In addition to bland broth, Tau Bay's pho tai gau ($3.95) suffered from overly chewy meat--slices of rare flank steak and well-done brisket--that indicated low-grade cuts had been used; the soup was topped with a slimy film of bean sprouts well past their prime. This same indifference to ingredients cropped up in the com chien duong chau ($4.95), a rice plate of, well, a lot of dry rice, half of a scrambled egg (we were the only customers, so where did the other half go?), tiny dried-out cubes of pork the size of rice grains and none of the promised shrimp and chicken. The only worthwhile component in the mix was the Chinese sausage, which had been glazed with sugar water and grilled until each piece caramelized--but there were only a few pieces to pick at.

There was nothing redeeming about the hu tieu tom cua ($4.50), a seafood noodle soup that also lacked promised ingredients--and flavor. By "shrimp," the kitchen apparently meant one; the fish cake turned out to be two thin slivers, and the squid turned out to be nonexistent. Instead, the bowl contained a whole pollack's worth of imitation crabmeat and a half-pound of vermicelli, all lurking beneath a lily pond of basil leaves.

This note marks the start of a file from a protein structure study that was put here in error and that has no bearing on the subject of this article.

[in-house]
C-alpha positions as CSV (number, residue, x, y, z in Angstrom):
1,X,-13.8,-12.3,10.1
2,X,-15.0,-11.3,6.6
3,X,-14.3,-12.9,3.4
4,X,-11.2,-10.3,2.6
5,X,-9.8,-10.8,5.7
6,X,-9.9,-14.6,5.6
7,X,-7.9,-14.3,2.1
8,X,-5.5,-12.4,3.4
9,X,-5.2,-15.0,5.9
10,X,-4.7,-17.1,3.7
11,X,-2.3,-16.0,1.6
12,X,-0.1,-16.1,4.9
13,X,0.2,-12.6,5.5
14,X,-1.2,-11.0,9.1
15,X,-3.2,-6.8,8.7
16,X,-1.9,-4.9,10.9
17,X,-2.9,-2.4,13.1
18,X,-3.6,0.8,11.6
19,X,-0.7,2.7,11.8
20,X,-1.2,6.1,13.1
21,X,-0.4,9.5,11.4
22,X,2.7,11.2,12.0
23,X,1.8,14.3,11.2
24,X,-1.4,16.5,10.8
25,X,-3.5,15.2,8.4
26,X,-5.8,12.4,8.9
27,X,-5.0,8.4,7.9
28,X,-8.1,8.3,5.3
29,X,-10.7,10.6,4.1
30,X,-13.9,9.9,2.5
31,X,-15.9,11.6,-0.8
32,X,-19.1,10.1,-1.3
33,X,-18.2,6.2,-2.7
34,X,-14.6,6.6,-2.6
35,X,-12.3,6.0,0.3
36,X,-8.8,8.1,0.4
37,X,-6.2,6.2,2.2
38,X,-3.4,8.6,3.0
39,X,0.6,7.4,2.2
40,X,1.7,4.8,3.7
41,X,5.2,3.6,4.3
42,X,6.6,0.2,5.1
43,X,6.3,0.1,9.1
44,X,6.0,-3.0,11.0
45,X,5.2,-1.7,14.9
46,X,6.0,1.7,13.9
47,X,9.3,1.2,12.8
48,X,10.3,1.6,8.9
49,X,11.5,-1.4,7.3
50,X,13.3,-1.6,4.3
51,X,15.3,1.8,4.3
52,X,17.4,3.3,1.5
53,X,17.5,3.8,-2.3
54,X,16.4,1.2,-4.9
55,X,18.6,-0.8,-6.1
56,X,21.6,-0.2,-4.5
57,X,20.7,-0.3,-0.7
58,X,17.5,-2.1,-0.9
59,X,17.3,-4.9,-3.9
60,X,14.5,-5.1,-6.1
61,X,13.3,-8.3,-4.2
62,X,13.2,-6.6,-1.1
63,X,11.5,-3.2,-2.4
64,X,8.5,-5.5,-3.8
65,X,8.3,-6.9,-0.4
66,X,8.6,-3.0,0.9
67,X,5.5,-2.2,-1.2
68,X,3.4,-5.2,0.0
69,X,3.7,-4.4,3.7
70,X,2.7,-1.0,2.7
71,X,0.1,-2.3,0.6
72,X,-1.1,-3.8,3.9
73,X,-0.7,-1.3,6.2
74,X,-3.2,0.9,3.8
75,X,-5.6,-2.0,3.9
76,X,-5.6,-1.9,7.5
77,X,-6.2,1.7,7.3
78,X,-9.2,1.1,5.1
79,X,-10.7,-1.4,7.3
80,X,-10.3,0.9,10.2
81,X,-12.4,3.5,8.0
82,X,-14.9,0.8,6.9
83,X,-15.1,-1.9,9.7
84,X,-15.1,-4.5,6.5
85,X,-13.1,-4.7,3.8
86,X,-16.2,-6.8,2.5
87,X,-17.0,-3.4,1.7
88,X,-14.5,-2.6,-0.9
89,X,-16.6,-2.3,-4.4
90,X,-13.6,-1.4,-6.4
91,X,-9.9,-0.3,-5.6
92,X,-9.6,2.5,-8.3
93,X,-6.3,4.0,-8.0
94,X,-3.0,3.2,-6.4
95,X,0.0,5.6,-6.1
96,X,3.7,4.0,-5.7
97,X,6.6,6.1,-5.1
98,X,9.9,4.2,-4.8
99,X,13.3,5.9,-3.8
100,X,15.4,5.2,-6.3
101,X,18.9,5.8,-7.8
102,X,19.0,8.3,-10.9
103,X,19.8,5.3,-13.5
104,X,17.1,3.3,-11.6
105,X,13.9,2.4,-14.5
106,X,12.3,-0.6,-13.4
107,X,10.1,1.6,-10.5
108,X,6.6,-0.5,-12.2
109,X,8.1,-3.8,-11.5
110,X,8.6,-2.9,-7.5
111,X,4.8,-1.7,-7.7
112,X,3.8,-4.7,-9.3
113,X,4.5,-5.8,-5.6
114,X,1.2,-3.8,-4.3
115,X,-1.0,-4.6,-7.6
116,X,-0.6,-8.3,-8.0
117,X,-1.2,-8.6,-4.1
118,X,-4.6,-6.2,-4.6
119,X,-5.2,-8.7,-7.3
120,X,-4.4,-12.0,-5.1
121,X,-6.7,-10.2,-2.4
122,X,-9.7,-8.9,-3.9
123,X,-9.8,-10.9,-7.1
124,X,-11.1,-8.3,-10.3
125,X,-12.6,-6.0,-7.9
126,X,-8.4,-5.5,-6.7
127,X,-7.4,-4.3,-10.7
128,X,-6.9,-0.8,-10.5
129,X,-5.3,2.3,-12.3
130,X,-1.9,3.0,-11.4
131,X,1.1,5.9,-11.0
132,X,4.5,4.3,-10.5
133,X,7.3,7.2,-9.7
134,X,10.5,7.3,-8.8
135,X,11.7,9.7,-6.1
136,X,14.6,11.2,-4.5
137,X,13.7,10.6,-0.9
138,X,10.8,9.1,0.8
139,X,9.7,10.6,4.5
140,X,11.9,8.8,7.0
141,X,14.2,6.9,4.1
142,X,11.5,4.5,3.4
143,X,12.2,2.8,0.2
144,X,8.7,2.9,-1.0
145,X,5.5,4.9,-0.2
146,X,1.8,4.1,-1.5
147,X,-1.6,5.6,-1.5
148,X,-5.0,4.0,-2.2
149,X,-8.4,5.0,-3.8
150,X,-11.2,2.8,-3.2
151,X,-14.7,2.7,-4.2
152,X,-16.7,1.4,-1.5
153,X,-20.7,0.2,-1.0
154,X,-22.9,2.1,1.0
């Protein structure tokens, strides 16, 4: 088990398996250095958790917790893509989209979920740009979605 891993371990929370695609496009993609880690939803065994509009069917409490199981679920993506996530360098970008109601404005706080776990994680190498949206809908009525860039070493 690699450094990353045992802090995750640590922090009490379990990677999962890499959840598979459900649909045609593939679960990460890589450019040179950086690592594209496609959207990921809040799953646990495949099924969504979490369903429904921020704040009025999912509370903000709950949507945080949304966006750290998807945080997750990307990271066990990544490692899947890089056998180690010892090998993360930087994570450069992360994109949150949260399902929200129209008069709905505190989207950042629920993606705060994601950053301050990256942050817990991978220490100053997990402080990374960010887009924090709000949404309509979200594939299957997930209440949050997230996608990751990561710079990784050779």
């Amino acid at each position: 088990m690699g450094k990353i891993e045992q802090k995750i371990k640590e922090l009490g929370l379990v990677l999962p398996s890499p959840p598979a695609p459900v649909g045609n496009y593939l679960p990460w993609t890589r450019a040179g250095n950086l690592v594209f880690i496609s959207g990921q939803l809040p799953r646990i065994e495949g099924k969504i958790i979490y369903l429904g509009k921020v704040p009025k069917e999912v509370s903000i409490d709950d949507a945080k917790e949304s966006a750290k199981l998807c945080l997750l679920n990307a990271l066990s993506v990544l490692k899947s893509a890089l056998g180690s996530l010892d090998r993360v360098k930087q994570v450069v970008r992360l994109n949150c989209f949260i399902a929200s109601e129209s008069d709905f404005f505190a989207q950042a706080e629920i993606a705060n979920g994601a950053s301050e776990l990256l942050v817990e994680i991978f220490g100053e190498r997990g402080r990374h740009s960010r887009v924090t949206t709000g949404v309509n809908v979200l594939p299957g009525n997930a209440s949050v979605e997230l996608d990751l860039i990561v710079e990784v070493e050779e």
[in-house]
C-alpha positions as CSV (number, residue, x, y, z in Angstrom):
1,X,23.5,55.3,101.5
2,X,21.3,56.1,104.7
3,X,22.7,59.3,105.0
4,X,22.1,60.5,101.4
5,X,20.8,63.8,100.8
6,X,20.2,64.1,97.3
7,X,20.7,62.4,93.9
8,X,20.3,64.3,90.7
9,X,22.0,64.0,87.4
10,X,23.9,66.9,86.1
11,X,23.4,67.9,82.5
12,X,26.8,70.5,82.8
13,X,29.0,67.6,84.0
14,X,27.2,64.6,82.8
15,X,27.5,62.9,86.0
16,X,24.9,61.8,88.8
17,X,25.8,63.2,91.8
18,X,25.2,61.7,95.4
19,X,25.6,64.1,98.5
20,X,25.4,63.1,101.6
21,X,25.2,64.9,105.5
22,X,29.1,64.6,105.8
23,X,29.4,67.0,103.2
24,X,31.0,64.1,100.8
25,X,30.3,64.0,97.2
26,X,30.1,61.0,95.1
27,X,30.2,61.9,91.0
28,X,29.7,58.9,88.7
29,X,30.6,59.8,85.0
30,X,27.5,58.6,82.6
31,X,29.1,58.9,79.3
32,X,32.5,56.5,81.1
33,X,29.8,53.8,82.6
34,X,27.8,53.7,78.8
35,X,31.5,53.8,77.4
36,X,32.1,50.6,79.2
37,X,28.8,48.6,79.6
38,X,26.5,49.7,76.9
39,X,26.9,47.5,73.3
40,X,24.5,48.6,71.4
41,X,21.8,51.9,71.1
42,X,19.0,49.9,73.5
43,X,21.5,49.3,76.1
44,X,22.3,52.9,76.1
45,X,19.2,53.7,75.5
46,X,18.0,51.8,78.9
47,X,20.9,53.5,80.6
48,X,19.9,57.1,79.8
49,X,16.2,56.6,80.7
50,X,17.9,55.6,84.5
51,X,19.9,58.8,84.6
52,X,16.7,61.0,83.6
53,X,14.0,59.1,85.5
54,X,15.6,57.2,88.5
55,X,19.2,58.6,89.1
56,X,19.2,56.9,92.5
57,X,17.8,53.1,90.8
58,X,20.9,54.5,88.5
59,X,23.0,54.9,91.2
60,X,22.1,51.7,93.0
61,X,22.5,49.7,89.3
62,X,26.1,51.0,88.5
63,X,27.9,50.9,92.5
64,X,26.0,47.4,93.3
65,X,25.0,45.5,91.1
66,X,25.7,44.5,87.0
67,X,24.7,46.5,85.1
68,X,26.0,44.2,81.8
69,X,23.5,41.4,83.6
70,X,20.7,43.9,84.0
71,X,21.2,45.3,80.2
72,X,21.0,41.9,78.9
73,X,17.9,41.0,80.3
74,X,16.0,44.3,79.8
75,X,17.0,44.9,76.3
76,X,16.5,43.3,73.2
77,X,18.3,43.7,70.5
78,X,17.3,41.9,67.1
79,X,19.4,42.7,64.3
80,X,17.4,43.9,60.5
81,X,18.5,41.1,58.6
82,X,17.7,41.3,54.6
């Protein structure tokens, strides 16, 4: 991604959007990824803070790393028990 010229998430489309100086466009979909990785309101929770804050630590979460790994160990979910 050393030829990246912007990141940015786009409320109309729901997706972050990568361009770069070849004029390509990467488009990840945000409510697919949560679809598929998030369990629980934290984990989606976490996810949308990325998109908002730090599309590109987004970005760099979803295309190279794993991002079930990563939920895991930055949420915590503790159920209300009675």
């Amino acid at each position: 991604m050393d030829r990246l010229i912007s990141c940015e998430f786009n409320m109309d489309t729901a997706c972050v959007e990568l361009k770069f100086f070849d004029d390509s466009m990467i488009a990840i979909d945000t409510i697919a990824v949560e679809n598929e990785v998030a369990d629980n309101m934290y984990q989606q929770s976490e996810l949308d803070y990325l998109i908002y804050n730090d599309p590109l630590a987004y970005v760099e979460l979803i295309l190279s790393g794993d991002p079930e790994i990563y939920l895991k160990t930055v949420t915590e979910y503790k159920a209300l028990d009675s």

Tau Bay must have gotten quite a deal on those rice noodles, because they also made up the bulk of the bun thit bo nuong ($4.95). The pho-sized bowl was topped with a few slices of beef--coated on the outside with more of that sugar-water marinade--and sprinkled with peanuts, shredded lettuce, mint and basil. About two tablespoons of nuoc cham had sunk to the bottom of the bowl, but that wasn't enough to coat even a quarter of the vermicelli.

Without something to eat them with, we couldn't finish off the noodles. And we hated to offend the kitchen by wasting so much food. So we did the only sensible thing.

We di di mau-ed out of there.

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